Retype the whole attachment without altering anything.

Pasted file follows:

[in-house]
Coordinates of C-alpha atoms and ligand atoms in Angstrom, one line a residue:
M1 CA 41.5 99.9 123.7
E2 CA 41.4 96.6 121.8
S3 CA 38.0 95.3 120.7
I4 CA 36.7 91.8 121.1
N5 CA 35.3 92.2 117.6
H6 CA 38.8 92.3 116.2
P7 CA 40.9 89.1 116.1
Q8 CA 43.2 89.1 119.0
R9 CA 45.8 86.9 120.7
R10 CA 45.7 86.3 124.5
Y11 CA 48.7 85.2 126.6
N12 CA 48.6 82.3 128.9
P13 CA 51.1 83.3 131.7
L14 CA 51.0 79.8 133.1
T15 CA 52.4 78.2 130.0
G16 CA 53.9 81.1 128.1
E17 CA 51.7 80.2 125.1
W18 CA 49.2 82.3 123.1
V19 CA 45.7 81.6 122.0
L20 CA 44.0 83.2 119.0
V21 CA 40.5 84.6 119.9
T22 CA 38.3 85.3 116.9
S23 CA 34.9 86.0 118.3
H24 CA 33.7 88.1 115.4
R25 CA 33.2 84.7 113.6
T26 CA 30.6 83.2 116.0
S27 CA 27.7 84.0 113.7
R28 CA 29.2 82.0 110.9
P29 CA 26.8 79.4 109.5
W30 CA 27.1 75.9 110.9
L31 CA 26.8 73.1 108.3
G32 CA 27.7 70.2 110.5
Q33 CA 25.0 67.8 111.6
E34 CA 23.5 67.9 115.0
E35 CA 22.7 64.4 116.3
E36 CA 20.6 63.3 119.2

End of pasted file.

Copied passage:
[in-house]
Coordinates of C-alpha atoms and ligand atoms in Angstrom, one line a residue:
M1 CA 41.5 99.9 123.7
E2 CA 41.4 96.6 121.8
S3 CA 38.0 95.3 120.7
I4 CA 36.7 91.8 121.1
N5 CA 35.3 92.2 117.6
H6 CA 38.8 92.3 116.2
P7 CA 40.9 89.1 116.1
Q8 CA 43.2 89.1 119.0
R9 CA 45.8 86.9 120.7
R10 CA 45.7 86.3 124.5
Y11 CA 48.7 85.2 126.6
N12 CA 48.6 82.3 128.9
P13 CA 51.1 83.3 131.7
L14 CA 51.0 79.8 133.1
T15 CA 52.4 78.2 130.0
G16 CA 53.9 81.1 128.1
E17 CA 51.7 80.2 125.1
W18 CA 49.2 82.3 123.1
V19 CA 45.7 81.6 122.0
L20 CA 44.0 83.2 119.0
V21 CA 40.5 84.6 119.9
T22 CA 38.3 85.3 116.9
S23 CA 34.9 86.0 118.3
H24 CA 33.7 88.1 115.4
R25 CA 33.2 84.7 113.6
T26 CA 30.6 83.2 116.0
S27 CA 27.7 84.0 113.7
R28 CA 29.2 82.0 110.9
P29 CA 26.8 79.4 109.5
W30 CA 27.1 75.9 110.9
L31 CA 26.8 73.1 108.3
G32 CA 27.7 70.2 110.5
Q33 CA 25.0 67.8 111.6
E34 CA 23.5 67.9 115.0
E35 CA 22.7 64.4 116.3
E36 CA 20.6 63.3 119.2